Life as a Covid-19 contact tracer: sleuthing, stress, and veering off-script - Bio-Defense Network
May 2020

Life as a Covid-19 contact tracer: sleuthing, stress, and veering off-script

About 50 Yale students have become members of a contact-tracing brigade charged with notifying people who may have been exposed to the coronavirus.

STAT’s Suzanne Sataline writes that all Maddie Bender knew when she called the New Haven, Conn., family was that a child had tested positive for Covid-19. Anyone who lived with the child was at risk of catching the new virus, and Bender needed to find out if they had symptoms, if new cases were taking root.

What she learned was that public health work during a pandemic is four parts shoe leather and intuition, one part empathy.

(NOTE: Bio-Defense Network is assembling a cadre of public health, nursing and allied health students and recent grads to conduct contact tracing nationwide.  Click here to find out more.

On the phone, the child’s mother complained she was breathing in short, sharp gasps. The woman had thought about seeking help at an emergency room but heard on TV that “it was so bad at the hospitals.” In a state where the governor has repeatedly urged residents to stay home, the woman had the impression she shouldn’t go to an ER.

Bender, a Yale University graduate and public health master’s student, tried to stick with the script she’d been given by the New Haven Health Department. “But I felt this woman should have called her doctor. She hadn’t had a physical in three years,” Bender recounted. She told the woman she needed to self-quarantine for 14 days but altered the line about contacting a physician first before getting urgent care. “It is OK to go to the emergency room if you need to go,” she said.

Before Covid-19 exploded and shuttered her campus, the 22-year-old was studying infectious disease outbreaks in class. Soon after, she and about 50 other students became public health sleuths for the city, members of a contact-tracing brigade charged with notifying people who may have been exposed to the coronavirus, and urging them to stay at home for two weeks to halt any chance of spread.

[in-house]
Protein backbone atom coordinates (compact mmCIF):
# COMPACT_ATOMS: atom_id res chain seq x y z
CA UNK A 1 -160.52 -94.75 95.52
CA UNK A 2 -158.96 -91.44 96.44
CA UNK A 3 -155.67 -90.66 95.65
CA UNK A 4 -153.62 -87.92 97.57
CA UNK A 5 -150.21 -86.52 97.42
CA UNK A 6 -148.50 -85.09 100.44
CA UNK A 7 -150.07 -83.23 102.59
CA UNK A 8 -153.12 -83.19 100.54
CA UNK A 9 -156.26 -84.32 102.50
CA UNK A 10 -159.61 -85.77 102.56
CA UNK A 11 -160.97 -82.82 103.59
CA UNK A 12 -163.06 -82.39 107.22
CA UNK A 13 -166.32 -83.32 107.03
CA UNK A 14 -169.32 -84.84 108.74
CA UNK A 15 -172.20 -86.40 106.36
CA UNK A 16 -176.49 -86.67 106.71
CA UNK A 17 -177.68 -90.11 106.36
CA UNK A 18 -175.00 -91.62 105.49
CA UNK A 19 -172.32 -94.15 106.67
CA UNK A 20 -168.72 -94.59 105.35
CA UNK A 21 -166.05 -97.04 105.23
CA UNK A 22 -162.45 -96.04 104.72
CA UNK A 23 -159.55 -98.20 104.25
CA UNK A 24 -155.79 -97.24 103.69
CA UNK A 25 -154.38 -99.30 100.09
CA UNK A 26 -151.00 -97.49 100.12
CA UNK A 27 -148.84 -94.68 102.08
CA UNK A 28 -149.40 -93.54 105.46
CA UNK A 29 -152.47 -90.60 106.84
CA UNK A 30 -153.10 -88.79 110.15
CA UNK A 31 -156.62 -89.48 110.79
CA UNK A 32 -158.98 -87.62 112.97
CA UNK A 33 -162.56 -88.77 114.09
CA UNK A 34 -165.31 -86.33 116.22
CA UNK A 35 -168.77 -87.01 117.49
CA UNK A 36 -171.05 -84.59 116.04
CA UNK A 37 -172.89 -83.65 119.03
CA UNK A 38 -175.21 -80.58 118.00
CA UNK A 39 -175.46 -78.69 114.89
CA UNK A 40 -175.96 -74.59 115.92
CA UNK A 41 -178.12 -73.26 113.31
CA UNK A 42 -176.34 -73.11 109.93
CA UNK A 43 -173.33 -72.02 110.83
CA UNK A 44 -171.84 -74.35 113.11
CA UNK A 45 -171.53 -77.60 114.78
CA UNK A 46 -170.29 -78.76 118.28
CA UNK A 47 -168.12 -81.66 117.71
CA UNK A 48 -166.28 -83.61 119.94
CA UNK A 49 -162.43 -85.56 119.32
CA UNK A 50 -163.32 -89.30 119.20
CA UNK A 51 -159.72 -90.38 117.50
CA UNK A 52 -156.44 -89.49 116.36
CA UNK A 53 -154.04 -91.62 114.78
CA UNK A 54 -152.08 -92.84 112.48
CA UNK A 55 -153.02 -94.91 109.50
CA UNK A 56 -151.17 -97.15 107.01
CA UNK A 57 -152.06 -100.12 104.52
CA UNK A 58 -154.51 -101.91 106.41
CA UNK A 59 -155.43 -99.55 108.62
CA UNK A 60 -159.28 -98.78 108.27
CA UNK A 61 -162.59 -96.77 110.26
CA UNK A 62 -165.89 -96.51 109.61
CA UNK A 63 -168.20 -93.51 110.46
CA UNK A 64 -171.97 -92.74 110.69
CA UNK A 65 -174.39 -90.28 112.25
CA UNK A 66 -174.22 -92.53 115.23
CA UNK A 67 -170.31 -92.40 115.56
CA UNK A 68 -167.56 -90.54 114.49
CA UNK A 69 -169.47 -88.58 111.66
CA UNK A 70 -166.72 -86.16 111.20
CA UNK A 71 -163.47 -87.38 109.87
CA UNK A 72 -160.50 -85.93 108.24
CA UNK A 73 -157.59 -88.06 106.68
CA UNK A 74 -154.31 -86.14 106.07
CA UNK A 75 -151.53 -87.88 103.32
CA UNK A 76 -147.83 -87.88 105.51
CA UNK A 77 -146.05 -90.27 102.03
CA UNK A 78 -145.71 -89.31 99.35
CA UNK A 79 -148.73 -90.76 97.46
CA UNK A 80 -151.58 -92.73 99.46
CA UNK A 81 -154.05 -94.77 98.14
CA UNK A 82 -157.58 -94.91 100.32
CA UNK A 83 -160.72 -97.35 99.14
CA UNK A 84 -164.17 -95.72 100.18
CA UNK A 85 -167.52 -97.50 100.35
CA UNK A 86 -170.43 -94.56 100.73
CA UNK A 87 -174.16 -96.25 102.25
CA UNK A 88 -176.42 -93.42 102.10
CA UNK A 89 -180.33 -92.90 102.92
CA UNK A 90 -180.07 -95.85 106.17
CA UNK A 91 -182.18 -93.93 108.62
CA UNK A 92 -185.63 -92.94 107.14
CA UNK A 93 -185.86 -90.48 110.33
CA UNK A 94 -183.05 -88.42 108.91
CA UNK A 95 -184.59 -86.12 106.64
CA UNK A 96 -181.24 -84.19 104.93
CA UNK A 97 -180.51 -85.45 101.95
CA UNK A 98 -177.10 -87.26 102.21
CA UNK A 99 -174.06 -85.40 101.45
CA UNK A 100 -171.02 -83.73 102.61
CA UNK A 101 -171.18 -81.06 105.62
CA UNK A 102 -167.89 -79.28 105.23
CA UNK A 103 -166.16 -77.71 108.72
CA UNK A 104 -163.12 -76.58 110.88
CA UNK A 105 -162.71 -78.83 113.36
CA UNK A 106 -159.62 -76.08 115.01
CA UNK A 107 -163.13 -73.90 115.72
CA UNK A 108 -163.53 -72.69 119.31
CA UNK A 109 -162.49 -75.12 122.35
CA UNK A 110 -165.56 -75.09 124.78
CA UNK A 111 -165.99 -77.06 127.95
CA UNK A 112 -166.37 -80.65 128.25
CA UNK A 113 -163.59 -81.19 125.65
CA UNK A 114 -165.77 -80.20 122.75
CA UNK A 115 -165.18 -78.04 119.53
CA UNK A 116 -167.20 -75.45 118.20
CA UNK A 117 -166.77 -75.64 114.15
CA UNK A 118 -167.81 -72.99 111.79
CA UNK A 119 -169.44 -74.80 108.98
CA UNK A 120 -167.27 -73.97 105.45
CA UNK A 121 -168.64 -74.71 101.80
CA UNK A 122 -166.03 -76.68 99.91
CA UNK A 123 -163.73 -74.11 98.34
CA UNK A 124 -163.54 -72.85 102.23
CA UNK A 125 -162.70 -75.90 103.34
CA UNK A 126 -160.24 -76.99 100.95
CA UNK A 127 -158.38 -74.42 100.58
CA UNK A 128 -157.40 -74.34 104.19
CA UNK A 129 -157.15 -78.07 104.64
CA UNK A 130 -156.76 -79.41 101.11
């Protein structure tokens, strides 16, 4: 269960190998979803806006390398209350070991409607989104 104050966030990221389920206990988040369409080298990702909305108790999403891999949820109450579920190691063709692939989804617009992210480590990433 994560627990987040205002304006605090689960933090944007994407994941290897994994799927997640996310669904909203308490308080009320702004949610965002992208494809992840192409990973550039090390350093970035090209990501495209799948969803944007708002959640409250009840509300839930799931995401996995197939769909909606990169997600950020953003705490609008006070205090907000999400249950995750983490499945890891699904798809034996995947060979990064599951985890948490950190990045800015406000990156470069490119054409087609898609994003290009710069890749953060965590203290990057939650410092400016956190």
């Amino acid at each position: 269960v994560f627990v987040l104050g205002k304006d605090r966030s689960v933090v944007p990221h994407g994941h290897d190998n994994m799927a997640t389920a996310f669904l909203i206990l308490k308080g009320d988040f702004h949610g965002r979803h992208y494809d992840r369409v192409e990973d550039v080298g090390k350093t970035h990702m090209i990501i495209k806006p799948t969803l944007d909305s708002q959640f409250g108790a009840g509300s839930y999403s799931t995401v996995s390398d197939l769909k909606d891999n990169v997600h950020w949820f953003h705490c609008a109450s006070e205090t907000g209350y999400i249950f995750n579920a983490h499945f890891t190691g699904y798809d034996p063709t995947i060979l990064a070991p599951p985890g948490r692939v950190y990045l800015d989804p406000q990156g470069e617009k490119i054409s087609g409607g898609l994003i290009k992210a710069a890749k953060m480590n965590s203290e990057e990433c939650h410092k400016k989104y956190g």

The task involves a good deal of detective work, profound humility, and tact. It also involves cold-calling people who may be irritated to hear from you. “When you get a random call with someone affiliated with the public health school and she knows personal information about you, but is missing crucial information, that can seem both intrusive and callous,” said Bender, who is the daughter of a physician.

Infectious disease experts say tracing is crucial for keeping the virus in check as states reopen their economies and ease restrictions. With local public health agencies long underfunded and understaffed, many are, like New Haven’s, recruiting students or other volunteers to perform the time-consuming work.

“The real advantage of contact tracing is to snuff out emerging or reemerging transmission cycles,” said Sten Vermund, dean of Yale’s School of Public Health, who helped set up the university effort to assist the city. “To blunt the severity of the epidemic on the upsurge … that is a great time to do contact tracing.”

Finding the best response to epidemics has always been difficult. Focus only on controlling known cases — through treatment and isolation — and a city can miss hidden spreaders. Lockdowns can slow an outbreak, but impose high costs. Contact tracing has proven to be an effective middle ground: quiz individuals who are sick or test positive and then track down the people they may have infected through coughing, sneezing, or exhaling viral particles. The tactic has contained smallpox and SARS, an earlier coronavirus, in 2003.

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